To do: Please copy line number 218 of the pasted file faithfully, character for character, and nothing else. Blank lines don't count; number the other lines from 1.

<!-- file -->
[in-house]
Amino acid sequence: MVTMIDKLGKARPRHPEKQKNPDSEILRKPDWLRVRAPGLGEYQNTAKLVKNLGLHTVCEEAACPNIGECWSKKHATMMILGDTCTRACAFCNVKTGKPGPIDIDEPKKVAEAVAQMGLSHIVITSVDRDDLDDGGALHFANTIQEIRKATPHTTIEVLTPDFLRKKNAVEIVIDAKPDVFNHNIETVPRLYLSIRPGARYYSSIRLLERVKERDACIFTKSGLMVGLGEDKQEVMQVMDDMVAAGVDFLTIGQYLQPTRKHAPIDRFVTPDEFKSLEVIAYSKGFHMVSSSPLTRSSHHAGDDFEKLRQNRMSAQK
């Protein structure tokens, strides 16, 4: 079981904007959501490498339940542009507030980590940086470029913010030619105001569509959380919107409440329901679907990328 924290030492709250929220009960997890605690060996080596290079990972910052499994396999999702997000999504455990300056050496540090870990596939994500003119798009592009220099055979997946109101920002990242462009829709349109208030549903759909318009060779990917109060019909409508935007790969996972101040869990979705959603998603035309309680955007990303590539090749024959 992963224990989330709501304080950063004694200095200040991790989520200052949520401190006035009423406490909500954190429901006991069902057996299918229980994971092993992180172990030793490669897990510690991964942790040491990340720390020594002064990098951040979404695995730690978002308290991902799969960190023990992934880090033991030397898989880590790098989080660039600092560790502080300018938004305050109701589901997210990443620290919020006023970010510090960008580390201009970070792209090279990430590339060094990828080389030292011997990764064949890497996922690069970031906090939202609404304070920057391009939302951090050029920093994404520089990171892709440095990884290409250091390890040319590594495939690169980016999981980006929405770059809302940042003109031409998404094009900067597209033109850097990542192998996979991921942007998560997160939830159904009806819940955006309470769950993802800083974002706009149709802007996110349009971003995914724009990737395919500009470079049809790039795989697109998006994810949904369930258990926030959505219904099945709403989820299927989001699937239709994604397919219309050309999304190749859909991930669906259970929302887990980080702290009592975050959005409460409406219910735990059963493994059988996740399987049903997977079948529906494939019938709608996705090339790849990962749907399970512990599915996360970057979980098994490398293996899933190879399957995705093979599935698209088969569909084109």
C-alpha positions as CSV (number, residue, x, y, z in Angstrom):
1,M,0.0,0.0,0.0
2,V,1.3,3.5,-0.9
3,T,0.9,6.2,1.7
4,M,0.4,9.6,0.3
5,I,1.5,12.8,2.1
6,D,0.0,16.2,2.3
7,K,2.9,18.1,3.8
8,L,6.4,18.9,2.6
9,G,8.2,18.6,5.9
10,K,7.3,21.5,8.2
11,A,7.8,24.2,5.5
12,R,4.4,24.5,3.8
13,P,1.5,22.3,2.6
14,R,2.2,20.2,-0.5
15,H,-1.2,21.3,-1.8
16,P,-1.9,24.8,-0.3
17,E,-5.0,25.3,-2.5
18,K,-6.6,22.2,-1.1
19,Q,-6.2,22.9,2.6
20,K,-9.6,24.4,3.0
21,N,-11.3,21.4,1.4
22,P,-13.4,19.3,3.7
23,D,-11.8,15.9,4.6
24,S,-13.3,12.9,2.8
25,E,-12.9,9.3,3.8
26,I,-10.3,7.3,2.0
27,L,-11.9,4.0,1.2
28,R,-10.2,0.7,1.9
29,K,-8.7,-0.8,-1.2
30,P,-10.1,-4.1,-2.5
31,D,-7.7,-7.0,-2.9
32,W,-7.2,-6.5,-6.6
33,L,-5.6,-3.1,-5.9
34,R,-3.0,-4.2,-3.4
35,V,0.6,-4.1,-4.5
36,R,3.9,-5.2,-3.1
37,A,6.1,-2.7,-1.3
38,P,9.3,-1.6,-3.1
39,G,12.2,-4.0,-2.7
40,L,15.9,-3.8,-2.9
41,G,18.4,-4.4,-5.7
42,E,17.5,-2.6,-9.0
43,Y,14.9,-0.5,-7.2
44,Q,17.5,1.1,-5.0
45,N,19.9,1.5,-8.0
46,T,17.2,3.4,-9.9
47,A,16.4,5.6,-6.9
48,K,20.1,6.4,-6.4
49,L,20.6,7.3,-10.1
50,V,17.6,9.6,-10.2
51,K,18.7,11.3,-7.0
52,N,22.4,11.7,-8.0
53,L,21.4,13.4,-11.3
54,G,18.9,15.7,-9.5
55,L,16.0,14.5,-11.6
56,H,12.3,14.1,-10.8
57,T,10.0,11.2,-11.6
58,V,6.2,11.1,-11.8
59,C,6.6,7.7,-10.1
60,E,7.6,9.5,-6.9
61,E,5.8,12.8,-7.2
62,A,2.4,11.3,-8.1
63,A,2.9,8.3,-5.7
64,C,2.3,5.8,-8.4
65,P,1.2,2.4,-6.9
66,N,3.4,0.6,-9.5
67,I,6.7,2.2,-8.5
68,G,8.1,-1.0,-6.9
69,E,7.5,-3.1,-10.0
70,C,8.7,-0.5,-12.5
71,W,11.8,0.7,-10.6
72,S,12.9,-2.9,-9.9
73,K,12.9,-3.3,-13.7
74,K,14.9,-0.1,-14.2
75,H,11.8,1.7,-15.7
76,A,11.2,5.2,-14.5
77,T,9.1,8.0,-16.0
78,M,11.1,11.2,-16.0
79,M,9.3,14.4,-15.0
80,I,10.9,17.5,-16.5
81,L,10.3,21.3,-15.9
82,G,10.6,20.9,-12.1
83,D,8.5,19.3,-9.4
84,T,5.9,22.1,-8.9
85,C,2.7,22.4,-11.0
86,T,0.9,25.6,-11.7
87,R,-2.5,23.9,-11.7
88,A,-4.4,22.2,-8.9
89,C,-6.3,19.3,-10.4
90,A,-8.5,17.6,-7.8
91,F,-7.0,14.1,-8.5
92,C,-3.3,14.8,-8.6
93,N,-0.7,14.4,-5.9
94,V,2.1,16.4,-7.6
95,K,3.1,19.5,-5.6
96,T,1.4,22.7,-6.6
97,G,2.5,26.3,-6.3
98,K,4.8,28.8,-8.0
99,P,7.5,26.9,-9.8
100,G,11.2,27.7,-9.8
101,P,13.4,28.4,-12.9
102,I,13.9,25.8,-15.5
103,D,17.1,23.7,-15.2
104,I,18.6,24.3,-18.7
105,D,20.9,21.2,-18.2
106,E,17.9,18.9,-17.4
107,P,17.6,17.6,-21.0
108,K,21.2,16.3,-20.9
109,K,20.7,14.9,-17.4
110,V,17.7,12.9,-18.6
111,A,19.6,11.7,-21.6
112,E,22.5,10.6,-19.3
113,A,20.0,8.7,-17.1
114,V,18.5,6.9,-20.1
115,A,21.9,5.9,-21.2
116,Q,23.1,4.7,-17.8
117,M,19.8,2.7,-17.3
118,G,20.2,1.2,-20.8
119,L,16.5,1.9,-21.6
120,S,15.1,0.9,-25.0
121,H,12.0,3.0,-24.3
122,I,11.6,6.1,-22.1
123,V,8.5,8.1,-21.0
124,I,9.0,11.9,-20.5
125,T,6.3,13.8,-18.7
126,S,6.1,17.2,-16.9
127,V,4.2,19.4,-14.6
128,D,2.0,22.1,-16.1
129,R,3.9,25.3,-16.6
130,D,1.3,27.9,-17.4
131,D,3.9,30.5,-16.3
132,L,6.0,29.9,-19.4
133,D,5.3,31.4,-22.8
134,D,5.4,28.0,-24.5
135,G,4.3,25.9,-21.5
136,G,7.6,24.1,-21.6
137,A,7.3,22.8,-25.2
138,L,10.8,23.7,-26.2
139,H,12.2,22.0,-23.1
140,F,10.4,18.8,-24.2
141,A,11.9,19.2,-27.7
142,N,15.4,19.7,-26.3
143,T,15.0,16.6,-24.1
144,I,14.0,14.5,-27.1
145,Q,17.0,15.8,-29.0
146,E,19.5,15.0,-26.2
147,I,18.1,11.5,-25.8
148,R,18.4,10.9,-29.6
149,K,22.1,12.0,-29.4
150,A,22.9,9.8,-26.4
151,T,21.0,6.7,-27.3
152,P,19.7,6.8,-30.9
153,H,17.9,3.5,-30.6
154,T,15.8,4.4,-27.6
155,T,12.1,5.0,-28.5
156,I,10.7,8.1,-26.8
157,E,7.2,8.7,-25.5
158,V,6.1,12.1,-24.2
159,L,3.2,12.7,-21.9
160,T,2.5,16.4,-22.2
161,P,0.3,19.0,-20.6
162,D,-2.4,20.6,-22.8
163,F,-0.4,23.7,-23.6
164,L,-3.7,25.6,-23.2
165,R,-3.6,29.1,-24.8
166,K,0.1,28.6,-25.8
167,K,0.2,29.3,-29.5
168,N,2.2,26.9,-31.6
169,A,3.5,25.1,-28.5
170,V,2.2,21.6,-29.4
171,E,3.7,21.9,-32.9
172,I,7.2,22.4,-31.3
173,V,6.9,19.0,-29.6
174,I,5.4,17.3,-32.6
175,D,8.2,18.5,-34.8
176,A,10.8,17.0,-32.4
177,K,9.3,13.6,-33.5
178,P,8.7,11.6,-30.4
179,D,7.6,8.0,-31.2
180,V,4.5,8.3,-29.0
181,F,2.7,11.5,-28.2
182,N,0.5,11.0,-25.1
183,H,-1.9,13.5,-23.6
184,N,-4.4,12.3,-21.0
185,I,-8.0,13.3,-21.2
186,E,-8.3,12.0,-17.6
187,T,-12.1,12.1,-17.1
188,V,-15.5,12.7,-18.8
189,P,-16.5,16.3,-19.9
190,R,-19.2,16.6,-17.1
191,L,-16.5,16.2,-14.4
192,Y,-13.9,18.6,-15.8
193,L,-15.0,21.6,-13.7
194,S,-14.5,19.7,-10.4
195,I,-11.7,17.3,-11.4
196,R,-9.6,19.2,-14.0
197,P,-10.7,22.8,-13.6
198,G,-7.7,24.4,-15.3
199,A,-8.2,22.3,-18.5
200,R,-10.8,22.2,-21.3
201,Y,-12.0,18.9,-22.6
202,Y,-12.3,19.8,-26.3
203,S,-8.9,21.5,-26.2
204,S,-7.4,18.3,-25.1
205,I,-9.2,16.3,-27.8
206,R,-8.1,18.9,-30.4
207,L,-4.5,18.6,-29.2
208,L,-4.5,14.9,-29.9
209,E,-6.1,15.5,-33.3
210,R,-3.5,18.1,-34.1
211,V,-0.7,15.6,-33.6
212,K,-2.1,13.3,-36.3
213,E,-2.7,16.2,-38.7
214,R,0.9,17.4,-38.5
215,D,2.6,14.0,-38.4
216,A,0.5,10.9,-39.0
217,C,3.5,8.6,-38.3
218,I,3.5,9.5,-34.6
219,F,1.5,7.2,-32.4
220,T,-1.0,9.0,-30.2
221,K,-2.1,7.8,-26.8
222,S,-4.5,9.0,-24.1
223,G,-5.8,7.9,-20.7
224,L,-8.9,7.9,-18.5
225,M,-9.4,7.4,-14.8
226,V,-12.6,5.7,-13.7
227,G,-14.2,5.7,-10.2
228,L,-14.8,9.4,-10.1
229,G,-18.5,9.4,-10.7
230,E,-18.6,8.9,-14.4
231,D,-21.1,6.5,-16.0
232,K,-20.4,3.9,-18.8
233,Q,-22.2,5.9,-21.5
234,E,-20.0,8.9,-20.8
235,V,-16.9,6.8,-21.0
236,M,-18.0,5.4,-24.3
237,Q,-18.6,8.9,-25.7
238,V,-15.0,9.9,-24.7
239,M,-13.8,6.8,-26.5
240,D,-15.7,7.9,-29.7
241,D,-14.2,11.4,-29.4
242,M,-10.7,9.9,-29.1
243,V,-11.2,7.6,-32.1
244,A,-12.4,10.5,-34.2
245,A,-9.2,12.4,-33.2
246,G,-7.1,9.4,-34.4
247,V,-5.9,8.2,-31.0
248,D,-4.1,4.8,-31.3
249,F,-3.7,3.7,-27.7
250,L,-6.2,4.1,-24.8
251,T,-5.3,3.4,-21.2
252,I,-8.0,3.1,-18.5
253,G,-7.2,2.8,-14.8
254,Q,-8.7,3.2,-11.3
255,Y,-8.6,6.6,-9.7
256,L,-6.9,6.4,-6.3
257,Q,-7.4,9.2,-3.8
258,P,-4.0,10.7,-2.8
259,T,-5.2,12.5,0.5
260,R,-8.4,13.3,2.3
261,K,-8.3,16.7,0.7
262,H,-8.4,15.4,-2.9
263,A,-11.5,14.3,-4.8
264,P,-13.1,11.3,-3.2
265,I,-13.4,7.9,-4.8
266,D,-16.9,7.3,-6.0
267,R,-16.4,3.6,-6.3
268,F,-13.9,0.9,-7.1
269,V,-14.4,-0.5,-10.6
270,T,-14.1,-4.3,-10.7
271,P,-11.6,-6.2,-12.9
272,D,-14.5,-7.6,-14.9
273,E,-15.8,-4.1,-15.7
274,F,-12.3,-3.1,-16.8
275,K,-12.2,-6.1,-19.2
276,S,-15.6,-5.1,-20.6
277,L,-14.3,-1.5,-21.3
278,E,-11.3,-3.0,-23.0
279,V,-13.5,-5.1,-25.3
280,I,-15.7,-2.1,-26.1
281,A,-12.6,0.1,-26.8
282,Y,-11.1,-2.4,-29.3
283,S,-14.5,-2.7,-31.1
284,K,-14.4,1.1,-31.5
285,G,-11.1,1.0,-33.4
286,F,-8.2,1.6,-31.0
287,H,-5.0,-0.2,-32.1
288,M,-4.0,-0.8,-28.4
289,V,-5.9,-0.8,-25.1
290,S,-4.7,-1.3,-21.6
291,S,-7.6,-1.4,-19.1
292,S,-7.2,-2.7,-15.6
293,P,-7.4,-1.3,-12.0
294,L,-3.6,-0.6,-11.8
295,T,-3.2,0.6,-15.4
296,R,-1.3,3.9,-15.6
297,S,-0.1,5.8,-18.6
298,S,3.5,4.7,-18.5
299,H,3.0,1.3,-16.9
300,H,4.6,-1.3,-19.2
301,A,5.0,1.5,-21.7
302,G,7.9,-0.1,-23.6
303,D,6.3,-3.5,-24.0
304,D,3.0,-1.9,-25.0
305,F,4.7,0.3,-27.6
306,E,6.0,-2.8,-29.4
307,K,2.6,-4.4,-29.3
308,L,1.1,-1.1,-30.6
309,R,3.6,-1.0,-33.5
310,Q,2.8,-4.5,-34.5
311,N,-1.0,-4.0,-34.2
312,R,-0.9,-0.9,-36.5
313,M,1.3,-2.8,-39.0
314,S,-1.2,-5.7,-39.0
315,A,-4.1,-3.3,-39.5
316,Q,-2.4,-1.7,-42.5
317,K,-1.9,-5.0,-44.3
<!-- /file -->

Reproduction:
214,R,0.9,17.4,-38.5